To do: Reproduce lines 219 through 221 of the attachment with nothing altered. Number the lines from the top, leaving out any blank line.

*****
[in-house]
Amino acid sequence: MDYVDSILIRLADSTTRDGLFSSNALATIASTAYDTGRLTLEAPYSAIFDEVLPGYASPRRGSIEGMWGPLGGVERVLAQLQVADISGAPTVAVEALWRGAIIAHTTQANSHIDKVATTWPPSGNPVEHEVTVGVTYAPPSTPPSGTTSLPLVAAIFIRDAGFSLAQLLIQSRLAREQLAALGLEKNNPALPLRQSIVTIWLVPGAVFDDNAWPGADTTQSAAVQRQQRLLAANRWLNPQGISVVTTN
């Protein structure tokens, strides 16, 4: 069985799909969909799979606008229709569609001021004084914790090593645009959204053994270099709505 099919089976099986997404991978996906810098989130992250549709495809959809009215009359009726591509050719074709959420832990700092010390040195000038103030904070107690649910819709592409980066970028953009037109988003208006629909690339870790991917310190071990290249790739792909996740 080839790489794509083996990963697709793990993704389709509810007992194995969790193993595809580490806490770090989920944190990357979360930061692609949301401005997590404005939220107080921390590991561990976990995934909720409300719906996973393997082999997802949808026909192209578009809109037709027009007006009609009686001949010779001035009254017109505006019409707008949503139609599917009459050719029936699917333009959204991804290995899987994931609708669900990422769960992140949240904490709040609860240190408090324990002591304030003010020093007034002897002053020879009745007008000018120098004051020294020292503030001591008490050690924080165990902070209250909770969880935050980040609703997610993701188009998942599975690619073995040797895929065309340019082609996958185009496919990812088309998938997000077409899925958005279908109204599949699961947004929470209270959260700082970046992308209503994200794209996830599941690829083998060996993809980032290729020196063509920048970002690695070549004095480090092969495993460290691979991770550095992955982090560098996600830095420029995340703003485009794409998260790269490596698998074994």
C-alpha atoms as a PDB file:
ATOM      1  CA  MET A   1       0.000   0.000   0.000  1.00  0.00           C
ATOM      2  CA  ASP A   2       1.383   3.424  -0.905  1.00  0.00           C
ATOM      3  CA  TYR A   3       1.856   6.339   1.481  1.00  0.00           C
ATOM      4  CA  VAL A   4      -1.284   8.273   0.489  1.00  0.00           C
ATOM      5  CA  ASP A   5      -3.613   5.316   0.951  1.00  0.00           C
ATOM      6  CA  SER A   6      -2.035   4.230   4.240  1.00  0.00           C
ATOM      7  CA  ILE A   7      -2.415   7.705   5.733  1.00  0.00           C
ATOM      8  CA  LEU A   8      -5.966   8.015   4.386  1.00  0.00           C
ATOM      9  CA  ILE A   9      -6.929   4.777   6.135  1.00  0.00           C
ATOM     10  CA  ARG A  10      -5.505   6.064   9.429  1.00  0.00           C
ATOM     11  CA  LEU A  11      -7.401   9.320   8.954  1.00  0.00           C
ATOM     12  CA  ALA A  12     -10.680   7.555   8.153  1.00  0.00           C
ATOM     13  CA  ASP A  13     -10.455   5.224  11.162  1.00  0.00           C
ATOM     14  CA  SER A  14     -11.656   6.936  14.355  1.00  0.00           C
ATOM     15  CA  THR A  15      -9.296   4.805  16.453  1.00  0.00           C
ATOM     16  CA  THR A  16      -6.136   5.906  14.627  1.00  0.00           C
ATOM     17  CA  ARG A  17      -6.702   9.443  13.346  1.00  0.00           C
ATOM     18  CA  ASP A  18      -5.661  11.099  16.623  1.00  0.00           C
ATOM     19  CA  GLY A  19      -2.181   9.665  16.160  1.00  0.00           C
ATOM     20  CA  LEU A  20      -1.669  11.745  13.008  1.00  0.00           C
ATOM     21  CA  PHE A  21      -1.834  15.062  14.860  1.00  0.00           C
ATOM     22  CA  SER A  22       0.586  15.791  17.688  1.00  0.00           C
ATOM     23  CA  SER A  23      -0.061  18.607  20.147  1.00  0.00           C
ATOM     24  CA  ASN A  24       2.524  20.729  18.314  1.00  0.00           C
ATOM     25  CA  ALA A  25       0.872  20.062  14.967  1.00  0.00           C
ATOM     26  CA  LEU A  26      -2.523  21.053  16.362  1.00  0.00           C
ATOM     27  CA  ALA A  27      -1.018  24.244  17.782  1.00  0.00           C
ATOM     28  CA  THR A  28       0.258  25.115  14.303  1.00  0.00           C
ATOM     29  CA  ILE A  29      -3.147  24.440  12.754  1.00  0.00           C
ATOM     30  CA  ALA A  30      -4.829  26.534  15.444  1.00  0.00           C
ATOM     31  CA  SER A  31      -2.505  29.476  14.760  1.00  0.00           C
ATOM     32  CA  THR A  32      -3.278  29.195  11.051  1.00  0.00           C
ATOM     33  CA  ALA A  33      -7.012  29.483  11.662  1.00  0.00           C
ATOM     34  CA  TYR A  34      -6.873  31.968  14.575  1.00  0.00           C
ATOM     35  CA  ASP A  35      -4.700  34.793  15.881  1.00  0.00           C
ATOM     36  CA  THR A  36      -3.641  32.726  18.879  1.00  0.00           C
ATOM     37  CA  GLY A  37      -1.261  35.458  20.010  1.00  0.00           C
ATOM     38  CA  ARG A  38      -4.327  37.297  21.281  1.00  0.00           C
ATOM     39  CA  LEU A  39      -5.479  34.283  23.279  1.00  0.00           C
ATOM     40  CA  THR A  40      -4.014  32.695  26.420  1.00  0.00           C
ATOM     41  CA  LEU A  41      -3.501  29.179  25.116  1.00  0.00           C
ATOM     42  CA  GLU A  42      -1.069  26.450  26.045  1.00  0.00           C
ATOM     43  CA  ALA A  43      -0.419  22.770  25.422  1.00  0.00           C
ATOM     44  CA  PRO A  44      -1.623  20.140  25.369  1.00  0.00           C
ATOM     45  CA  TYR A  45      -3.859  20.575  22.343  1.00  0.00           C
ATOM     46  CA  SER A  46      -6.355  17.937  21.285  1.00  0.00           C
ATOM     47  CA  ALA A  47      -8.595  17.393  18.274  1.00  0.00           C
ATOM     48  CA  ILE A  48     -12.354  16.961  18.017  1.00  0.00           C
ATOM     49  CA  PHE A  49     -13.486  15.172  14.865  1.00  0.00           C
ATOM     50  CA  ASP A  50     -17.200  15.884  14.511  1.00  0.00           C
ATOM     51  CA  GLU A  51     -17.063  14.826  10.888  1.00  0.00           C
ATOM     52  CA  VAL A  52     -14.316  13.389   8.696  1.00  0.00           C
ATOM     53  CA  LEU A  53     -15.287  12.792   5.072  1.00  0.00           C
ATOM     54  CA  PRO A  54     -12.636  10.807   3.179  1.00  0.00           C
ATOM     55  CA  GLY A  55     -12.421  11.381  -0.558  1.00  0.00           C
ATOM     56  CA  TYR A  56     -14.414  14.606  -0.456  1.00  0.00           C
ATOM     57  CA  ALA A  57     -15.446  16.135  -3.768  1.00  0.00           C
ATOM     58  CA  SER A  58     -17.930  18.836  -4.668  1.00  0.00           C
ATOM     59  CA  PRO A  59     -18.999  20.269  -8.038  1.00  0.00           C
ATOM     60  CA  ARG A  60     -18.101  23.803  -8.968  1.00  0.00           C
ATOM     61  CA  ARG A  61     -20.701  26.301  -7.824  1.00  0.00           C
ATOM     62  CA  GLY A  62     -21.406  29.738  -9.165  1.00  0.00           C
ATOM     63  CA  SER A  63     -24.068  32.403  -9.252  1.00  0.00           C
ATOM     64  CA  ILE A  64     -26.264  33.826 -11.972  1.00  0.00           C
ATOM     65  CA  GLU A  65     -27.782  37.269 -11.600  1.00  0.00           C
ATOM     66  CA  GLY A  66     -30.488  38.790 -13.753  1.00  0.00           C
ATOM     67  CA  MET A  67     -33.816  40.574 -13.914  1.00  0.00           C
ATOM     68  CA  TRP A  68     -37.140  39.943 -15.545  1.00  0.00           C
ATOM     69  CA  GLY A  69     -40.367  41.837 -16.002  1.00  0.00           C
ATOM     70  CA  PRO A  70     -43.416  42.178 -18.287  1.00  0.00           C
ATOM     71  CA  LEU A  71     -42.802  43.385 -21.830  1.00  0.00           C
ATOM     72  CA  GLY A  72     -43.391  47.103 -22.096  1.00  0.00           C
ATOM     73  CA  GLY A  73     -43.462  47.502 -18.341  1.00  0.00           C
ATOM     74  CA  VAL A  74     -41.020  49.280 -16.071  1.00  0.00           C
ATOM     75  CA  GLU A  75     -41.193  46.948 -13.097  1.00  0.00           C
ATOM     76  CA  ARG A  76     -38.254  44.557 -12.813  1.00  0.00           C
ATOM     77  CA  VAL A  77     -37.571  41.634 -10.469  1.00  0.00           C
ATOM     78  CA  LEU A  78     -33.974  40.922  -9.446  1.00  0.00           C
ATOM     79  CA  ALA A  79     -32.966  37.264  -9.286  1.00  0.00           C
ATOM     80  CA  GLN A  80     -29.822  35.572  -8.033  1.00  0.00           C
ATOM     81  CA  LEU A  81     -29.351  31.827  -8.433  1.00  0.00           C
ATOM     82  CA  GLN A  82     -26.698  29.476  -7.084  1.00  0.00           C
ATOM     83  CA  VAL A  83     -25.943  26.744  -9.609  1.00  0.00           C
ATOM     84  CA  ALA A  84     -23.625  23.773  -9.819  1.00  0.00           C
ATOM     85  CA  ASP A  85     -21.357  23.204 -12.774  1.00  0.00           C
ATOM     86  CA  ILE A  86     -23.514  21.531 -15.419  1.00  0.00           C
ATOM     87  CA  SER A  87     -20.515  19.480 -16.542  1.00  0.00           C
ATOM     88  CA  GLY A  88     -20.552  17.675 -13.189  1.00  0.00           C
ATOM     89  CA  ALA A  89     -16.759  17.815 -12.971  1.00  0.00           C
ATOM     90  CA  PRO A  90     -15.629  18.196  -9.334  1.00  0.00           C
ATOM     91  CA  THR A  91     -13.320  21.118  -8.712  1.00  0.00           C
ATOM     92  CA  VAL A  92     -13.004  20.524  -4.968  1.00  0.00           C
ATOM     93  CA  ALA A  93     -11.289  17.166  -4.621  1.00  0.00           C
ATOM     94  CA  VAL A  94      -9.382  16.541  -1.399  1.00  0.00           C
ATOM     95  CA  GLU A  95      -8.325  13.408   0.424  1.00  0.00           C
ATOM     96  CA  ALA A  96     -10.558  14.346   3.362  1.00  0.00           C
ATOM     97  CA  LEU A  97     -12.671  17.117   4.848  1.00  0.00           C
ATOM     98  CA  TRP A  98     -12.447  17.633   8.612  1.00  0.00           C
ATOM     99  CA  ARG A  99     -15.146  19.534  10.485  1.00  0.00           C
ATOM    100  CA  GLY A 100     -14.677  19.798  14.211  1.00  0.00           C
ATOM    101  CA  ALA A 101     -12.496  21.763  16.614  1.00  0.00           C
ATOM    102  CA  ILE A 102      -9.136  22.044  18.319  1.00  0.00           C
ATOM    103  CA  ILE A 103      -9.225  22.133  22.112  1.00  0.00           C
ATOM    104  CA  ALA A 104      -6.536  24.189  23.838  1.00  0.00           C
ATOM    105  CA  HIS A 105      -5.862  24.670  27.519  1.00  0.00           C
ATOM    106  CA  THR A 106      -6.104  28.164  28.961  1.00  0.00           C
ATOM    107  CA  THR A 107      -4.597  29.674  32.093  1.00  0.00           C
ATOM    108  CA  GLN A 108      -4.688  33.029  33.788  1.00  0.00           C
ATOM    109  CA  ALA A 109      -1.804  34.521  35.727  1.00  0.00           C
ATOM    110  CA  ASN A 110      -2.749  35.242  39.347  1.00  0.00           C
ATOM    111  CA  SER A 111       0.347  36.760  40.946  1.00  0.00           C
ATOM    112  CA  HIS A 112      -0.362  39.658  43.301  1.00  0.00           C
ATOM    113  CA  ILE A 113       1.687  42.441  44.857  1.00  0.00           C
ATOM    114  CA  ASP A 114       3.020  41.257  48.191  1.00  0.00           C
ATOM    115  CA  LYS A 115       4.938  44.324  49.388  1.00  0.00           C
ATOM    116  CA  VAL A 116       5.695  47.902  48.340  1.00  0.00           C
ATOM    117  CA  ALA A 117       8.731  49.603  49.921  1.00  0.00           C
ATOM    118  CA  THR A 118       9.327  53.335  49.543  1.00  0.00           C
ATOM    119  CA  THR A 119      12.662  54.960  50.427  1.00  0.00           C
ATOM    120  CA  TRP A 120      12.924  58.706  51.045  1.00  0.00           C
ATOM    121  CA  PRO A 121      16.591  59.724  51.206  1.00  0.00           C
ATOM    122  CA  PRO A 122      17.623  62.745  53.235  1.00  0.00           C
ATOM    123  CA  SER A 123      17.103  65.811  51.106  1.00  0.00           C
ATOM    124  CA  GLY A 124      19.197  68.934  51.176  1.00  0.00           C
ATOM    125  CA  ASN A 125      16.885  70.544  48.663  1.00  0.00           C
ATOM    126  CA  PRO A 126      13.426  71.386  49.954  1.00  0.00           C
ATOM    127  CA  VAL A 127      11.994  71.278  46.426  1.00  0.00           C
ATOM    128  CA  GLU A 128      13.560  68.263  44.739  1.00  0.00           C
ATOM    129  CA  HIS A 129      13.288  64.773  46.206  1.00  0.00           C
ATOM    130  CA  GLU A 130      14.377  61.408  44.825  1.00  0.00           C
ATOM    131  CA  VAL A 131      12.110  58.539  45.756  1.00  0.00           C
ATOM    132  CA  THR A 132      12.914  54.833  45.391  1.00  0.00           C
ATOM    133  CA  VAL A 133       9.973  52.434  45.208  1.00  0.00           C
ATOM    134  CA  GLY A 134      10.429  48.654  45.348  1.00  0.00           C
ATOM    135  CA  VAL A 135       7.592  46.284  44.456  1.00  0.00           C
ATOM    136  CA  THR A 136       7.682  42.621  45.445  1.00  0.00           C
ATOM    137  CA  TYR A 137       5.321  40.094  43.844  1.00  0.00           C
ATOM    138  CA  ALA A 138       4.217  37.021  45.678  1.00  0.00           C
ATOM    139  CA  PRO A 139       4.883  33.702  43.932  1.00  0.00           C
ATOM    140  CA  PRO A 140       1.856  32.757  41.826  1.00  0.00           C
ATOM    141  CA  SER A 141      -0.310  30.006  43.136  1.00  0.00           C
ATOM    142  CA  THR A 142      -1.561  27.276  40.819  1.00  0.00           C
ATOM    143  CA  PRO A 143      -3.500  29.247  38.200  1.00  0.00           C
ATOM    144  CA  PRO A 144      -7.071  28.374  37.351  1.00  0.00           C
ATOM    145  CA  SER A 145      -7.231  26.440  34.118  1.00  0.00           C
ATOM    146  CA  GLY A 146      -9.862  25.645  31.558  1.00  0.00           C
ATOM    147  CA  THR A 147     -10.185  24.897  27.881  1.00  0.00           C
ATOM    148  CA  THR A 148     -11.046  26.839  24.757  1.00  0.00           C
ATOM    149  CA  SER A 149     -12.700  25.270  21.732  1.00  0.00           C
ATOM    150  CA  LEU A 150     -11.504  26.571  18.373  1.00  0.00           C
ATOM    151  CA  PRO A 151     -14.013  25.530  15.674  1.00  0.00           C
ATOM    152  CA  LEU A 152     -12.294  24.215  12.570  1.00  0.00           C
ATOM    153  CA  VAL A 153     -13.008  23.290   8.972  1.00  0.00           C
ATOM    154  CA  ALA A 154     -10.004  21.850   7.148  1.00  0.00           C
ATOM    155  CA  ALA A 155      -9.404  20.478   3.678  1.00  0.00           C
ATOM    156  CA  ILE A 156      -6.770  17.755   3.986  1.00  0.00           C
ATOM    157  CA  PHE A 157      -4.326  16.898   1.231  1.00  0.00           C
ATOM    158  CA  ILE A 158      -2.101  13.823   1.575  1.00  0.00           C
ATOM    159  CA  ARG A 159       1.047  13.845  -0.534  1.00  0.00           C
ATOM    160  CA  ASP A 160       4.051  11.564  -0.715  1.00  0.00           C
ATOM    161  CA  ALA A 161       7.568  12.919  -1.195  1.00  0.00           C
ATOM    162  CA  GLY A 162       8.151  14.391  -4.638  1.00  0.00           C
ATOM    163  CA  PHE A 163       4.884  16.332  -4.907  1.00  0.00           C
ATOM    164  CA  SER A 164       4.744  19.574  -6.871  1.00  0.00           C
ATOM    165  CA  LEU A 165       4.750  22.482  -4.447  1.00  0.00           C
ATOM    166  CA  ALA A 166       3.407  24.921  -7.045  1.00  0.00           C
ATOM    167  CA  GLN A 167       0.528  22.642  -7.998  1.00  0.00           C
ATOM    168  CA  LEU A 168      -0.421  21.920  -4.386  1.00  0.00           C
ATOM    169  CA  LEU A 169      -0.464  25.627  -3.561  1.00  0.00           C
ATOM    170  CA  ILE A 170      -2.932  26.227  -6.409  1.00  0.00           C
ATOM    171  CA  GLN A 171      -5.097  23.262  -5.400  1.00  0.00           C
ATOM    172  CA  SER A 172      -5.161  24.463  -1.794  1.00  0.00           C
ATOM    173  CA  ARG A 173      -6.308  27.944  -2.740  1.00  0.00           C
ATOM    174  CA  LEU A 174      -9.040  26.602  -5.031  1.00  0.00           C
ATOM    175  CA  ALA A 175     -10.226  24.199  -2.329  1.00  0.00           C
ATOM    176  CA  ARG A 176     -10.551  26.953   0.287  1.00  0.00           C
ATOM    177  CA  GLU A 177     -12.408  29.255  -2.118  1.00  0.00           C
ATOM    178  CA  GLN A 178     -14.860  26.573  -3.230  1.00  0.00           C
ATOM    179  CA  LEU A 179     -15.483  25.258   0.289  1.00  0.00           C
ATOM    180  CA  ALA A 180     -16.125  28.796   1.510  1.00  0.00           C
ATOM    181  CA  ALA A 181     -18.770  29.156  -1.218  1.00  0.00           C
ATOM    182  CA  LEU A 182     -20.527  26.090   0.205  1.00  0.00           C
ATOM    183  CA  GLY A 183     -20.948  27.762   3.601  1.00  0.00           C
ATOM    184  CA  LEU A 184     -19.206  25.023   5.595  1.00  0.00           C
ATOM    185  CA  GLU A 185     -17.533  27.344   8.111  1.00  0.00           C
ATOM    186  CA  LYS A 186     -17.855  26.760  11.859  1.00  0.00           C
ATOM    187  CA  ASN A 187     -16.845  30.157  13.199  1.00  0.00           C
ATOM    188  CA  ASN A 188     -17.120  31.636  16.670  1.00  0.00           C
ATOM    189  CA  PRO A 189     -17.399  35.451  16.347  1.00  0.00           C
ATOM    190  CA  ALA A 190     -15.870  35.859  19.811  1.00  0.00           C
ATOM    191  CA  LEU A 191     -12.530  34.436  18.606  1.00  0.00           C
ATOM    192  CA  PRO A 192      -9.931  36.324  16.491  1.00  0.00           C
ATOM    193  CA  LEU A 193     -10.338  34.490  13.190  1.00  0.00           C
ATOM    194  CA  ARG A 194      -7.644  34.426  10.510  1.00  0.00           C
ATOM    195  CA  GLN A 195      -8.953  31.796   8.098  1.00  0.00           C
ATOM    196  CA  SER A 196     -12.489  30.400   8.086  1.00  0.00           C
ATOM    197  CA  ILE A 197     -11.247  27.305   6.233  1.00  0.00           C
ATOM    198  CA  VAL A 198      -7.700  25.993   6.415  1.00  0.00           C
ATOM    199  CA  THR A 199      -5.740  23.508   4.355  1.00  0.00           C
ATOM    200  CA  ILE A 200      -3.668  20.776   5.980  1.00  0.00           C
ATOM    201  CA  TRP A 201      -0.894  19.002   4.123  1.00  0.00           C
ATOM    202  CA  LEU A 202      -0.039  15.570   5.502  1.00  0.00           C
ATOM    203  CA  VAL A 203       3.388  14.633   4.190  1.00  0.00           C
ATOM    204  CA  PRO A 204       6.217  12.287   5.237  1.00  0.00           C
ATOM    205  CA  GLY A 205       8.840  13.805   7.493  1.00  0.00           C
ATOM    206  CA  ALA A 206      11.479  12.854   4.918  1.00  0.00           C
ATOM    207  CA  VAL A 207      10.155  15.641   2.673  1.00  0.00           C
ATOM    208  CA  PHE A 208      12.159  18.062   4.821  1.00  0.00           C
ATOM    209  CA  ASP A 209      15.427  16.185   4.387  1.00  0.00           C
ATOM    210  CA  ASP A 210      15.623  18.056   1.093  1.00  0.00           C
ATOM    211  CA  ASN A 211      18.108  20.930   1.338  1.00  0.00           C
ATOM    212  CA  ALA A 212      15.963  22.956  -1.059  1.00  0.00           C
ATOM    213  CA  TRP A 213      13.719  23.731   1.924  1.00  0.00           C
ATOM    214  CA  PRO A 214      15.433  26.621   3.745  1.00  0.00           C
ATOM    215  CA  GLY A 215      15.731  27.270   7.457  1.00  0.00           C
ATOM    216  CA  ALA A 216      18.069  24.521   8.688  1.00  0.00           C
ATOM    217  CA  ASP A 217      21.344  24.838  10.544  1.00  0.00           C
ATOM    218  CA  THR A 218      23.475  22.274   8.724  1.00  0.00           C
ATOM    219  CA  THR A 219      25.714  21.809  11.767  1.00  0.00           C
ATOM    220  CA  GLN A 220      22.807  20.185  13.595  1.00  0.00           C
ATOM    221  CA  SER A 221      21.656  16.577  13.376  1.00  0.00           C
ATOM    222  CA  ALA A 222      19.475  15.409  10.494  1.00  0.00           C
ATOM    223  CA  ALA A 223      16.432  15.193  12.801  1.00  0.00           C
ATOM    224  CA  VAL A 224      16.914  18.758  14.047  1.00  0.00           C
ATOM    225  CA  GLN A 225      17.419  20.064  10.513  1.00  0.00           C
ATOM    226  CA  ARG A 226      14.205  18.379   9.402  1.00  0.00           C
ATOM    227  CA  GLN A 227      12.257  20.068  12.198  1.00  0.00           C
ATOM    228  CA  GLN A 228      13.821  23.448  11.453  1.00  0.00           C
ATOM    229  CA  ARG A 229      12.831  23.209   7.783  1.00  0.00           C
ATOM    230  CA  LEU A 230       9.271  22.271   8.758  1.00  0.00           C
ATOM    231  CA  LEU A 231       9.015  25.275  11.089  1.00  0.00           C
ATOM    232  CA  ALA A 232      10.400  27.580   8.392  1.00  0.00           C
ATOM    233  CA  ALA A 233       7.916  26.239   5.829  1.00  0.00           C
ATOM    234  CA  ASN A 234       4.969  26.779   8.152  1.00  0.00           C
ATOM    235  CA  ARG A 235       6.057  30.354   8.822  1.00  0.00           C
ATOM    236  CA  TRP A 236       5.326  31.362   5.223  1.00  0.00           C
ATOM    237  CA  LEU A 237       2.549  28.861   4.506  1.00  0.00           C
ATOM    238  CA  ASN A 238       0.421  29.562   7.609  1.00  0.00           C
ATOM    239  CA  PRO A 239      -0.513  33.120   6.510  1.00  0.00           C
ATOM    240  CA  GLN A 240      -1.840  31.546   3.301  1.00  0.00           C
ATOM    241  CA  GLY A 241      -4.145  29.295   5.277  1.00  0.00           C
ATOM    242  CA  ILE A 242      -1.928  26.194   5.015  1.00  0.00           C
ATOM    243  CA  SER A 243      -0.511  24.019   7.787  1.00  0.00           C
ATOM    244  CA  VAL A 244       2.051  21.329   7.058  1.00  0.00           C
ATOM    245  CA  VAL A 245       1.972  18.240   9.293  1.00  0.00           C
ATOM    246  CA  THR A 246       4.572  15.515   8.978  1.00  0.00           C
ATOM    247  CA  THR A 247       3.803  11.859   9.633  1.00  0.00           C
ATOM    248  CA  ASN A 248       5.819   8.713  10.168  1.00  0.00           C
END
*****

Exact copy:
ATOM    215  CA  GLY A 215      15.731  27.270   7.457  1.00  0.00           C
ATOM    216  CA  ALA A 216      18.069  24.521   8.688  1.00  0.00           C
ATOM    217  CA  ASP A 217      21.344  24.838  10.544  1.00  0.00           C